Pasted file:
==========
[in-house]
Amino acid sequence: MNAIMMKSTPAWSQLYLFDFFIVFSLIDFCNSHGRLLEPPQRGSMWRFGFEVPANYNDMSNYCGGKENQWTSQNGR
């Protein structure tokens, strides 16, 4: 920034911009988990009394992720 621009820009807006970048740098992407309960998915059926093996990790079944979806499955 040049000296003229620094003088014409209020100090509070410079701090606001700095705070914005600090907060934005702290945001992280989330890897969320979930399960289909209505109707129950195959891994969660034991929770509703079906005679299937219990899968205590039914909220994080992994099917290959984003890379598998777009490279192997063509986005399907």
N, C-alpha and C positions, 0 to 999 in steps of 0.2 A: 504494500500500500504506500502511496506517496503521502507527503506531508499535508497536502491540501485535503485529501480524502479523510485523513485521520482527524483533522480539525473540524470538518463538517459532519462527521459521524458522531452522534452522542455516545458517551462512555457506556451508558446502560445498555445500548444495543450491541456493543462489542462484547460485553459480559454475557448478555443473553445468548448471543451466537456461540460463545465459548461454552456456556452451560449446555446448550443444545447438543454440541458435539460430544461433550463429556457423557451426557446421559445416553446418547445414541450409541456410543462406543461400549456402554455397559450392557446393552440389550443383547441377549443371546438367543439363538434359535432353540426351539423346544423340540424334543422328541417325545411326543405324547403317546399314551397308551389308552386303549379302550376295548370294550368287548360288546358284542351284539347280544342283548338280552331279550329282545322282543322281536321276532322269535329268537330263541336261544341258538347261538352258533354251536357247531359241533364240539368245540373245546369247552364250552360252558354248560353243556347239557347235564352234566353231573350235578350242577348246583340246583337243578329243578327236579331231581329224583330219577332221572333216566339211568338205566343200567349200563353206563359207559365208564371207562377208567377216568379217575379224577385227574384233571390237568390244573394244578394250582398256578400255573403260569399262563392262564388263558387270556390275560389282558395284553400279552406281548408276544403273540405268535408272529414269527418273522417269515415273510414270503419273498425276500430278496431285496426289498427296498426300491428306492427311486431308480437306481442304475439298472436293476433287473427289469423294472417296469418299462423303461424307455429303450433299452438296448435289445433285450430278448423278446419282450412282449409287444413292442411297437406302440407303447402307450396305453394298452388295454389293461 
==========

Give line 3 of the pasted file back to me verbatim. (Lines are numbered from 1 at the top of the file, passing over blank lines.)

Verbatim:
């Protein structure tokens, strides 16, 4: 920034911009988990009394992720 621009820009807006970048740098992407309960998915059926093996990790079944979806499955 040049000296003229620094003088014409209020100090509070410079701090606001700095705070914005600090907060934005702290945001992280989330890897969320979930399960289909209505109707129950195959891994969660034991929770509703079906005679299937219990899968205590039914909220994080992994099917290959984003890379598998777009490279192997063509986005399907």